Medicinal cannabis is a drug made from any of the parts of the plants from the Cannabis group that is used to treat a medical condition or symptoms of a disease.
Medicinal cannabis does not include recreational use of the drug. It is a medical product that is regulated by the government and produced by a pharmaceutical company. This ensures that the quality of the cannabis product is maintained, and the amounts of the active ingredients are known.
On the 1st of November 2016, medicinal cannabis became a controlled drug that could be prescribed in Australia. However, each state or territory has its own laws for prescribing medicinal cannabis. More detail about access and supply can be found here.
Cannabinoids are compounds found within cannabis, the two most commonly used in medicinal cannabis products are tetrahydrocannabinol and cannabidiol. Tetrahydrocannabinol (THC) is the main compound responsible for the psychoactive properties of cannabis (the “high” associated with cannabis use). THC is able to affect cells in the brain and spinal cord and cells of the immune system. Cannabidiol (CBD) is sometimes called cannabis oil. CBD appears to be non-psychoactive and is also able to affect cells in the brain and spinal cord and immune system. Medicinal cannabis products (see more below) may contain specific quantities of these components in a synthetic preparation (for example Sativex), or they may be preparations made from the original plant (such as oils or tinctures) that have been carefully prepared and analysed so that the quantity of each ingredient, or dose, is consistent.
The active components of medicinal cannabis, THC and CBD (see above), act on cells via a specific set of receptors known as the cannabinoid receptors. Receptors are found on the surface of cells and are like ‘docking stations’ which allow cells to respond to molecules in their environment and communicate with each other. Different cannabinoid receptors are found in the brain and spinal cord of humans, while other cannabinoid receptors are found in other areas of the body, including the immune system. Researchers are determining if other synthetically made drugs can also activate these receptors.
Research has shown that medicinal cannabis can be useful to treat some of the symptoms of MS in some people. There is limited evidence that medicinal cannabis can have an effect on the disease course itself, by reducing the number of relapses, or slowing the progression of the disease and accumulation of disability. More information on the evidence for particular aspects of MS are outlined below.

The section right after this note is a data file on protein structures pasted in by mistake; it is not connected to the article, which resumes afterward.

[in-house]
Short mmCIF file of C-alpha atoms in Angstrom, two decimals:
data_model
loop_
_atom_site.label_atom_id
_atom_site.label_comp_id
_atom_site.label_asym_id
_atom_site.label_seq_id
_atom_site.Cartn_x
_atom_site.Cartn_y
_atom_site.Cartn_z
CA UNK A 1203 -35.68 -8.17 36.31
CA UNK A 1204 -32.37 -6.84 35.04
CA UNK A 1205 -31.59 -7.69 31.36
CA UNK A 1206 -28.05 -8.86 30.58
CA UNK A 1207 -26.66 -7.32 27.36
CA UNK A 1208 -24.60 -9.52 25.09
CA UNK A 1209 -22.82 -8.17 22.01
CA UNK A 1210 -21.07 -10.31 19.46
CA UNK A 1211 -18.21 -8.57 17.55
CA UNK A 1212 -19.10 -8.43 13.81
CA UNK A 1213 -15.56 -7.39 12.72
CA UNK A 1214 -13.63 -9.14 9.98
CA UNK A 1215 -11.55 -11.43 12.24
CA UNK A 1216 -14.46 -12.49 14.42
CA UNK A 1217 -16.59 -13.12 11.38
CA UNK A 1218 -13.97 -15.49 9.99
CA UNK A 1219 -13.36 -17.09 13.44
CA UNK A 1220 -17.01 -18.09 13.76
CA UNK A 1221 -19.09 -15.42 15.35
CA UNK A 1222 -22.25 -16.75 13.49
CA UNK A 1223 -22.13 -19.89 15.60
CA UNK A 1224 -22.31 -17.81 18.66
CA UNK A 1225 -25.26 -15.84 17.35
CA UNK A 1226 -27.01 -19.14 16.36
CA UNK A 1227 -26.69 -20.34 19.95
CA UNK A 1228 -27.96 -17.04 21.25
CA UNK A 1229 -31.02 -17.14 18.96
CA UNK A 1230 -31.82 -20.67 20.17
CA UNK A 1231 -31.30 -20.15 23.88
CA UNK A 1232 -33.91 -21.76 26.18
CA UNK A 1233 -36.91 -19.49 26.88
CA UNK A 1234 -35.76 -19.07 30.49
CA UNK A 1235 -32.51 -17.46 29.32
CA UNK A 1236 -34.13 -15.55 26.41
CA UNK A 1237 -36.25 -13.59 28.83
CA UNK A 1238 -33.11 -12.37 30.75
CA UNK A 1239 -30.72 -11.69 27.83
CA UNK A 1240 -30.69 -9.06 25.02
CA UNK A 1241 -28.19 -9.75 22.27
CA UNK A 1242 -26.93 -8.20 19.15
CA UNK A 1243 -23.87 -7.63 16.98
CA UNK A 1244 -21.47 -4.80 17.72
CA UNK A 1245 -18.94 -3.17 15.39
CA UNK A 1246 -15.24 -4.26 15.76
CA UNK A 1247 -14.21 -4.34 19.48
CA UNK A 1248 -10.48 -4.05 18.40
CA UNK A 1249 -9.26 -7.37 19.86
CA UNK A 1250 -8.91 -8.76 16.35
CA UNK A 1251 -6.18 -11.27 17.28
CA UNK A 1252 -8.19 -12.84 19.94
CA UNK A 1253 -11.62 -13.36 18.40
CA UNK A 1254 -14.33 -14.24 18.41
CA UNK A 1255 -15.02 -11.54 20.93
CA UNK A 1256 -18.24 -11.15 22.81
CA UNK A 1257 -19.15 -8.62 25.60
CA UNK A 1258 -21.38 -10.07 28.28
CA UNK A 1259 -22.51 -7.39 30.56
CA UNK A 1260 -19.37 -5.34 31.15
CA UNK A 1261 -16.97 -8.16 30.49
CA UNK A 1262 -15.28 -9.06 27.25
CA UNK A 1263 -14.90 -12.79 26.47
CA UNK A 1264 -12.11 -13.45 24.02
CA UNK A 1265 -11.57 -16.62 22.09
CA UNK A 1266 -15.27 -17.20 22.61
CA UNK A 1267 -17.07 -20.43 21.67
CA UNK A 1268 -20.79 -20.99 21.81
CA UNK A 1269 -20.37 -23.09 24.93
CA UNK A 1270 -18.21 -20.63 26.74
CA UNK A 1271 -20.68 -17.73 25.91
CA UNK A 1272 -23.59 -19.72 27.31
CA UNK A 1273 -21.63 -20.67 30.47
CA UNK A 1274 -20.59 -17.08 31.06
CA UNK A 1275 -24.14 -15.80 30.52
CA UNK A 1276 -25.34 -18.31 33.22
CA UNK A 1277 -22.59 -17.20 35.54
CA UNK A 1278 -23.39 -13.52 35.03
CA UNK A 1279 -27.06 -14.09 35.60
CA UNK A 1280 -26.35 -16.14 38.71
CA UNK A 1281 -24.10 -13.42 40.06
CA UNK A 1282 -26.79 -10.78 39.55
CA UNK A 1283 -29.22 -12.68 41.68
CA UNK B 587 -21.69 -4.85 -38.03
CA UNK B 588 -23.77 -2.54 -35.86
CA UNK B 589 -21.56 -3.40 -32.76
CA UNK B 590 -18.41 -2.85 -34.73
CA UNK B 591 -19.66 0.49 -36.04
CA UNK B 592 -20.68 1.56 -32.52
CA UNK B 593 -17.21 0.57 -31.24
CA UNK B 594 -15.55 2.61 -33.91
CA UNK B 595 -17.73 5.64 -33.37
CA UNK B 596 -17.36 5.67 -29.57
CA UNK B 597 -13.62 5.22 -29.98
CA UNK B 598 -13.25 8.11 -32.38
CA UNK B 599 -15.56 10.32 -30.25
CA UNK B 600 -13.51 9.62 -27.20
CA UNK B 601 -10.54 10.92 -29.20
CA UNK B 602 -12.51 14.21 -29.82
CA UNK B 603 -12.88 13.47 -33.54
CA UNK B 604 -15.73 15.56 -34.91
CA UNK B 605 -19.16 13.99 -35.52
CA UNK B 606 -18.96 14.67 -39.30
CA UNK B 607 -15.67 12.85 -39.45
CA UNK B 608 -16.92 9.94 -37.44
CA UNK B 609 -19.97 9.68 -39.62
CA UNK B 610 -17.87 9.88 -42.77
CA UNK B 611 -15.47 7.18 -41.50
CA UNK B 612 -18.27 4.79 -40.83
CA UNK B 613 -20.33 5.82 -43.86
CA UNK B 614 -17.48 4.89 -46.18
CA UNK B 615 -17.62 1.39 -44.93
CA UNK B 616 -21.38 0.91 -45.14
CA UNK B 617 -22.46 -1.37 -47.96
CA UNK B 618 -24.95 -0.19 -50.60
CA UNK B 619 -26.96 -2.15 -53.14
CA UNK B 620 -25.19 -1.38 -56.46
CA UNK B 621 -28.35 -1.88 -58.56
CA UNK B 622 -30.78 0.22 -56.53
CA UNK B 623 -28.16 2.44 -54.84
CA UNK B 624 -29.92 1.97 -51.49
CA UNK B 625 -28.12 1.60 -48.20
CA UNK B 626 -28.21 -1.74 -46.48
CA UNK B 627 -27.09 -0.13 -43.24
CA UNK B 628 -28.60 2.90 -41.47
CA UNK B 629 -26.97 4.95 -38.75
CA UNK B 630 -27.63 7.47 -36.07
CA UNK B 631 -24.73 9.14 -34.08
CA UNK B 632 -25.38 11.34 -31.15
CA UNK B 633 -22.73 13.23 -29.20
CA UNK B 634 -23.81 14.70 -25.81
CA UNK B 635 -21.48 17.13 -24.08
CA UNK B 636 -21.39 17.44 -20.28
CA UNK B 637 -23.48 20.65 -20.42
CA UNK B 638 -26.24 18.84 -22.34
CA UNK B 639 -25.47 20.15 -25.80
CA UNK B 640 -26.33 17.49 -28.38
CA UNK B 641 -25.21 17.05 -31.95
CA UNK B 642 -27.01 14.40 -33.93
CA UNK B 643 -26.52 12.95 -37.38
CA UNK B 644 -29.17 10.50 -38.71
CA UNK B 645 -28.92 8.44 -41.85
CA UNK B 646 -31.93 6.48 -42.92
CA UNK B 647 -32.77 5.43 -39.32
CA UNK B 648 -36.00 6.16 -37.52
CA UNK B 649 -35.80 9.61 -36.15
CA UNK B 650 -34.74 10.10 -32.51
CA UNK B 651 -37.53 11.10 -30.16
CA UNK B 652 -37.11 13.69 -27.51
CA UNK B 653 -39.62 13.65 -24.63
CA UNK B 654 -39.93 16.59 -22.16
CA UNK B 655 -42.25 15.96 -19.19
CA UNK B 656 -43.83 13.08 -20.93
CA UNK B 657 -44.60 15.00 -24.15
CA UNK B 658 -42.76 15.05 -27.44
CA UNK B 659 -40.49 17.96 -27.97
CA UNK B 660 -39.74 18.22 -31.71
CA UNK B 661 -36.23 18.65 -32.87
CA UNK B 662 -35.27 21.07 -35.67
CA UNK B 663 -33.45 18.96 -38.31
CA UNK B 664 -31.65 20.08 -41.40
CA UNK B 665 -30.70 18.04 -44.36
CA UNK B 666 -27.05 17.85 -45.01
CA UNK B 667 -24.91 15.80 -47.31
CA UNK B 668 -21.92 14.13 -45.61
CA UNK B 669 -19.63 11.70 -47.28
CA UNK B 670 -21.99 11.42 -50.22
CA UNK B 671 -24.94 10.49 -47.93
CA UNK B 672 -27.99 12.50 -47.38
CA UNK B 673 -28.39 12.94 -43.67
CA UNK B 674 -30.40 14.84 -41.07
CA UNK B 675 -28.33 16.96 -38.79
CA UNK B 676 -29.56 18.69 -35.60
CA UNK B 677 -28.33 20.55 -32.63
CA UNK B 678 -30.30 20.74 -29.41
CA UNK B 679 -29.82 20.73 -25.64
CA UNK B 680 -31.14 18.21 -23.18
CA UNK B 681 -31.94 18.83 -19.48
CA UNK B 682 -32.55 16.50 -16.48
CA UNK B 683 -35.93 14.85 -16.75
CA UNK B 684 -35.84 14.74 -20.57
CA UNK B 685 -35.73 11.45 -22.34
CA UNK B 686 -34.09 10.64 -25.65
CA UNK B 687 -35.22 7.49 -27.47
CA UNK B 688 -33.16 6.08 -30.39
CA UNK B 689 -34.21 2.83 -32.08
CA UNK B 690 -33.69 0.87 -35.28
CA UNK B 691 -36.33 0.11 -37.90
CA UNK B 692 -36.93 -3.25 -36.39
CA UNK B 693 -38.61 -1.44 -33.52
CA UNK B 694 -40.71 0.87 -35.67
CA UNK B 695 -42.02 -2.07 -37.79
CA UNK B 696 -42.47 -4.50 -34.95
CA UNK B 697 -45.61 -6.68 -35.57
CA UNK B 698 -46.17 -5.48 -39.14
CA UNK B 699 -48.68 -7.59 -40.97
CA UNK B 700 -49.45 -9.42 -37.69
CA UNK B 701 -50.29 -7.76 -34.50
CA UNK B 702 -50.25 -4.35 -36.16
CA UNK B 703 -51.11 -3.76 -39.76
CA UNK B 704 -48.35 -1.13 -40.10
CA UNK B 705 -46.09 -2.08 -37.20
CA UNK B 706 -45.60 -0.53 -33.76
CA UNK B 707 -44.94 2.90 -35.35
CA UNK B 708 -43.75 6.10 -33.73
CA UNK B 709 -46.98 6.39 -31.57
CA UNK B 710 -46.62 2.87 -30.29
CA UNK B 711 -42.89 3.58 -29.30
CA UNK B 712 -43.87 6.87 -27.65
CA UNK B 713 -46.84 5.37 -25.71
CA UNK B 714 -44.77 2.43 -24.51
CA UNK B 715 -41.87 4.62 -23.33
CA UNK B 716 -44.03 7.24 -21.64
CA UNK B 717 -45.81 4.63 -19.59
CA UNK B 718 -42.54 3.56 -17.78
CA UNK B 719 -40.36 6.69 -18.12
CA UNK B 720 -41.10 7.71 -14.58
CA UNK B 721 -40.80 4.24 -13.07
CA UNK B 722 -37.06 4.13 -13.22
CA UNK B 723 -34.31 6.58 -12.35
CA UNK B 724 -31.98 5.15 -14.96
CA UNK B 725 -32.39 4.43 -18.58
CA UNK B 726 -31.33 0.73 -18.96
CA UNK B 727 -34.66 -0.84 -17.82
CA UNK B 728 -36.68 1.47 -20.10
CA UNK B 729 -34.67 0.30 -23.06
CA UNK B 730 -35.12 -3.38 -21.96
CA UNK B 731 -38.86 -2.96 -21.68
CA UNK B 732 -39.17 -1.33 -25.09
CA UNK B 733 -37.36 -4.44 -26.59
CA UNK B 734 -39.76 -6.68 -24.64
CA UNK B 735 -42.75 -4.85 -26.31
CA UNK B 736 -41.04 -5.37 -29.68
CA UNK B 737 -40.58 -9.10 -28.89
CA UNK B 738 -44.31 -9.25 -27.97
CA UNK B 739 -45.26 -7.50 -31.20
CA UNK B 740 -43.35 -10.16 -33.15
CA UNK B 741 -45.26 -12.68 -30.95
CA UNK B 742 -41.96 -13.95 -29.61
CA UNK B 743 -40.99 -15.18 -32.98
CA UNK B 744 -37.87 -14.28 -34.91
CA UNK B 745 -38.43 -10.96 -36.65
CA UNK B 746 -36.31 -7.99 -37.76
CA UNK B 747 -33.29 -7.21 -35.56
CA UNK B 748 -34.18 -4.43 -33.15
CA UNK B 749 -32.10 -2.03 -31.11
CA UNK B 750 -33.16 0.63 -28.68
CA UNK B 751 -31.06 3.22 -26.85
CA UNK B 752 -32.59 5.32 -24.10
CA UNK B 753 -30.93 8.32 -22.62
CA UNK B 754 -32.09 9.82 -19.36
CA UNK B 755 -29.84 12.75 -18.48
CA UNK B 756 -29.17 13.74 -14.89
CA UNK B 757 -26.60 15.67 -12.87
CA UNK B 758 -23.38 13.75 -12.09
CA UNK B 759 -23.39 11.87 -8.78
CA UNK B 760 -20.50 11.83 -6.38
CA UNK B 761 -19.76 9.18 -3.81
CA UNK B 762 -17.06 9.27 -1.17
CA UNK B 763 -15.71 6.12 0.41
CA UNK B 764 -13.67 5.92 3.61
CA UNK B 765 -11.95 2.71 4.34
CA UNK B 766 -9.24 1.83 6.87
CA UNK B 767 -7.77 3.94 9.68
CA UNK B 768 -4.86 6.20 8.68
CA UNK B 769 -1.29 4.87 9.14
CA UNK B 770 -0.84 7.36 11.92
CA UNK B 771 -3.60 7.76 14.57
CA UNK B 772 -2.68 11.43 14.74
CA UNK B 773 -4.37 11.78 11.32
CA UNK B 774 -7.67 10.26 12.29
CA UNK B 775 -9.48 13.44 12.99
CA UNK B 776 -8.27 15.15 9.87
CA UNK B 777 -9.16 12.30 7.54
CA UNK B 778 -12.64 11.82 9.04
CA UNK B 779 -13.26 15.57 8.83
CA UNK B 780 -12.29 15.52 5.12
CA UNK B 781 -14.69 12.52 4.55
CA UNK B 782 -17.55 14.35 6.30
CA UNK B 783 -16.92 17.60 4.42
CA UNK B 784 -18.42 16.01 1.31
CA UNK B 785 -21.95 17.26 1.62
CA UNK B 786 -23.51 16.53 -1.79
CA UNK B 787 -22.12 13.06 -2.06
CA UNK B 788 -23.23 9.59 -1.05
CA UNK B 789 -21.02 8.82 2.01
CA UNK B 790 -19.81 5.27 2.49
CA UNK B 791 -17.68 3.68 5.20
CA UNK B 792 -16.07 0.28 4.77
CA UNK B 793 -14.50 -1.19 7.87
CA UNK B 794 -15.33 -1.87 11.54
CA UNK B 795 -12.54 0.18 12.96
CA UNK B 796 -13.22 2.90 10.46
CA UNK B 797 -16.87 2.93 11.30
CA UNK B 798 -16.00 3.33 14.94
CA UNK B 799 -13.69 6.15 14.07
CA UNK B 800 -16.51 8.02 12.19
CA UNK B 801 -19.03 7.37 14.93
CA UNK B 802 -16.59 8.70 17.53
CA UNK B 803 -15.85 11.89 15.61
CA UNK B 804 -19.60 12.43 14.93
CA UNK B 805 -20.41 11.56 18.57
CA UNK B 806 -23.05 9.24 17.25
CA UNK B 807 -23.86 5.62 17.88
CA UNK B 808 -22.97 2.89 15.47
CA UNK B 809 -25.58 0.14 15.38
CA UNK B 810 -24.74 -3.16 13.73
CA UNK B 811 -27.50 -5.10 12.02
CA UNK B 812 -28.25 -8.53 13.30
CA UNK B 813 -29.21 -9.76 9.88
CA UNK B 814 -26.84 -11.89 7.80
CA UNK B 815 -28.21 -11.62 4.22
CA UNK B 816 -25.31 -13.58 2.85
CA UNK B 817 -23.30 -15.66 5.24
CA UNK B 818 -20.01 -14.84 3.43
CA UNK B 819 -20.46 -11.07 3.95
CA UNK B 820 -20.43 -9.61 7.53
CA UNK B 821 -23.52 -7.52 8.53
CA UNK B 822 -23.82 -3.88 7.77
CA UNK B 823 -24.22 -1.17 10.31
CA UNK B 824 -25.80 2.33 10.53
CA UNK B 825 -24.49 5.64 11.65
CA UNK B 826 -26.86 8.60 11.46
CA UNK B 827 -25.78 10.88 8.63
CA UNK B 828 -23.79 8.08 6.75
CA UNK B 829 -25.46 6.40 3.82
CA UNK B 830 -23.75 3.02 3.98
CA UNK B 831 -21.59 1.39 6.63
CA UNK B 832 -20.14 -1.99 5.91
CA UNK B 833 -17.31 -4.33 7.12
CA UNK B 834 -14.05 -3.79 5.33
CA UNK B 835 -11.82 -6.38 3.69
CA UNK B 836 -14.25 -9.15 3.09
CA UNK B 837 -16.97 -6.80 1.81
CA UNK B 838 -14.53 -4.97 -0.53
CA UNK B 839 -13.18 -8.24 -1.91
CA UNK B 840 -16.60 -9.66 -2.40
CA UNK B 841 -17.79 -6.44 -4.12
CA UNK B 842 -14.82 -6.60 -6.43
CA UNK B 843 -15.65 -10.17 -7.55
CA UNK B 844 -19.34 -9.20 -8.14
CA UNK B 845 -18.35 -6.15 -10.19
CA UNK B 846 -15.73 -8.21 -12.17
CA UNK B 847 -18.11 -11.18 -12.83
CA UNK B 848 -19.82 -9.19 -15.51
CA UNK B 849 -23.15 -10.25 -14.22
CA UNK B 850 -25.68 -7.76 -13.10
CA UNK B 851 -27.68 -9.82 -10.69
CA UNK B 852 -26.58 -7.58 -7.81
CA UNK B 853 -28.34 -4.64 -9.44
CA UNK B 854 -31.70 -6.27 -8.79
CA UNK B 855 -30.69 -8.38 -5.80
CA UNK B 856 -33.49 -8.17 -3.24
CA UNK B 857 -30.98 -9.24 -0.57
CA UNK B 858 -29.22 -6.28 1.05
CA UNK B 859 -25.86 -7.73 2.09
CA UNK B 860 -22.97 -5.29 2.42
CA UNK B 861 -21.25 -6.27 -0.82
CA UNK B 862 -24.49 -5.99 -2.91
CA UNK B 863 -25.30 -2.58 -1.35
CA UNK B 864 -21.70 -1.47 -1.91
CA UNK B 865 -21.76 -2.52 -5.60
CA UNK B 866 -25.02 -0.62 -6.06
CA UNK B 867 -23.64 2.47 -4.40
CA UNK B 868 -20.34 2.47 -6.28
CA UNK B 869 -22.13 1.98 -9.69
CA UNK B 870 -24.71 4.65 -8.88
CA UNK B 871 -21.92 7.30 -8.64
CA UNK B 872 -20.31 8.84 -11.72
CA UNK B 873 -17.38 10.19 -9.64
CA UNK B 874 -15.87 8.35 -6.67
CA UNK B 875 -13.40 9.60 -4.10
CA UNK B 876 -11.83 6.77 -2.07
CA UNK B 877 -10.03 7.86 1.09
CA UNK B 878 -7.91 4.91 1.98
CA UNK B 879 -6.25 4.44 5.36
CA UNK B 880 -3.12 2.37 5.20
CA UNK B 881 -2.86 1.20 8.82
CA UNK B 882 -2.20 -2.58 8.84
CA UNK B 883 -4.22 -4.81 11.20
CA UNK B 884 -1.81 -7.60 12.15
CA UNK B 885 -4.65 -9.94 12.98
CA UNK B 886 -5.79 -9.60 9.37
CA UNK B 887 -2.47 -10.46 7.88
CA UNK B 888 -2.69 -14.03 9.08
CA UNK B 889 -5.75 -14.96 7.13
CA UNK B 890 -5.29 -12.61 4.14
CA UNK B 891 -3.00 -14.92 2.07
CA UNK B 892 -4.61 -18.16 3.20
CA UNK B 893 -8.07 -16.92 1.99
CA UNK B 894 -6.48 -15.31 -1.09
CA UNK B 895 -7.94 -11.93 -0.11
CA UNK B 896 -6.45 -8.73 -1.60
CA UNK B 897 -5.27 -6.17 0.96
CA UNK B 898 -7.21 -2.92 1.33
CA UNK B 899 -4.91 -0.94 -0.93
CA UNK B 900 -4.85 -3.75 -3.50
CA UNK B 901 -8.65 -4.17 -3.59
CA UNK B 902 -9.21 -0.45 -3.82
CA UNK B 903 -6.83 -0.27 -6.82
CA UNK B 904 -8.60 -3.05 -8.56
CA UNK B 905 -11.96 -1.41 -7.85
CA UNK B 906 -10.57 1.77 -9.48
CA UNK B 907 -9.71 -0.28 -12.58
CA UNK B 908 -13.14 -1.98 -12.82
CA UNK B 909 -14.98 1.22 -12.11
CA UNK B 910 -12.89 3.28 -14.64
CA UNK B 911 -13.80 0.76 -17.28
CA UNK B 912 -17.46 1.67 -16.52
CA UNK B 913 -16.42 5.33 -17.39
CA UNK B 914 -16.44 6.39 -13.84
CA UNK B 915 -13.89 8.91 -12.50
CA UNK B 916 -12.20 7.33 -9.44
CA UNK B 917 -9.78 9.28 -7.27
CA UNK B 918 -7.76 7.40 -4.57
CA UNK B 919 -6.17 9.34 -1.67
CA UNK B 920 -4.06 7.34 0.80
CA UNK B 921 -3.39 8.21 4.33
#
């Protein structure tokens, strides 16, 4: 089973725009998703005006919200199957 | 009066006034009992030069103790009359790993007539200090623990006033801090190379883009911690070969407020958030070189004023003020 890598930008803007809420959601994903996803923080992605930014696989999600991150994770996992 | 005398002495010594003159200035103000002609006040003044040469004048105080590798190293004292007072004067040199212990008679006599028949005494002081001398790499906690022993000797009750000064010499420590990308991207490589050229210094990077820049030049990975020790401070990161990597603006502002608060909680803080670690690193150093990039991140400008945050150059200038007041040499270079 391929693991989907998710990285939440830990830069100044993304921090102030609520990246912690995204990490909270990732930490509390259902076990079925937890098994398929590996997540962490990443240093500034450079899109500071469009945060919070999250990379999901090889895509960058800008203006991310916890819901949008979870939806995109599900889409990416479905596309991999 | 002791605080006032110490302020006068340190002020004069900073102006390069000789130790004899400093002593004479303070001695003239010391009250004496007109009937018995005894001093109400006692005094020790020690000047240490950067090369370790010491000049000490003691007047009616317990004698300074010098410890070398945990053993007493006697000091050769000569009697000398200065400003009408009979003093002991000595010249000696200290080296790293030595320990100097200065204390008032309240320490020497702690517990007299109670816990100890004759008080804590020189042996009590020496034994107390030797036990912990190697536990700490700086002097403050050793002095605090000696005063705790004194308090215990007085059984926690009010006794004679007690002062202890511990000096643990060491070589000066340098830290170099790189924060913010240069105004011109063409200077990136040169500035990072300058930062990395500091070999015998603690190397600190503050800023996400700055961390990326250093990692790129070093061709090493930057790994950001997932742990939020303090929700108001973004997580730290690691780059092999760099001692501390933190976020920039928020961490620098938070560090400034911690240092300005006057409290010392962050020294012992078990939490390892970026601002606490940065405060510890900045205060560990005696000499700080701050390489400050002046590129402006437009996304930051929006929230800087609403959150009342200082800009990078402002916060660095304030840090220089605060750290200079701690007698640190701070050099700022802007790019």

Spasticity is commonly experienced as stiffness of a muscle or muscles. Studies have reported that up to 90% of people with MS will experience some form of muscle spasticity. In people with MS, common treatments can be ineffective or have unwanted side effects.
Human trials using medicinal cannabis to treat spasticity have produced mixed results, although on balance the evidence suggests that medicinal cannabis can be effective for the treatment of spasticity.
One review looked at the average result of objective measures of spasticity in seven trials and found that overall spasticity improved on treatment with medicinal cannabis. This review also showed that medicinal cannabis reduced the frequency of spasms and the pain associated with muscle spasms. Another recent review that included evidence from 34 different clinical trials found that both patients’ perceptions of spasticity and the objective measures of spasticity improved on treatment with medicinal cannabis. A further review of six clinical trials of medicinal cannabis for MS found that it might be effective in the short term, but the benefits did not last after treatment had ended.
In the CAMS study over 600 people with MS took medicinal cannabis to treat their spasticity as part of a clinical trial. Most of these people (95%) had a progressive form of MS. In this study, people taking medicinal cannabis felt their spasticity had improved and felt their symptoms of pain related to spasticity and sleep disturbance were also improved. The study participants were able to complete a walking task faster, but not all objective measurements of spasticity were improved. At the one year follow up of the CAMS study, there was a small improvement in objective measurements of spasticity over the 12 months and participants felt that their spasticity had improved.
Neuropathic pain can be experienced as a spontaneous burning or severe tingling sensation, and it can change with temperature or touch. It may be a direct consequence of a MS lesion and affects up to half of all people with MS. Often this type of pain does not respond well to the currently available pain medications.
The scientific evidence that medicinal cannabis reduces pain in people with MS is varied and there is currently less certainty about its benefits than there is for spasticity in MS.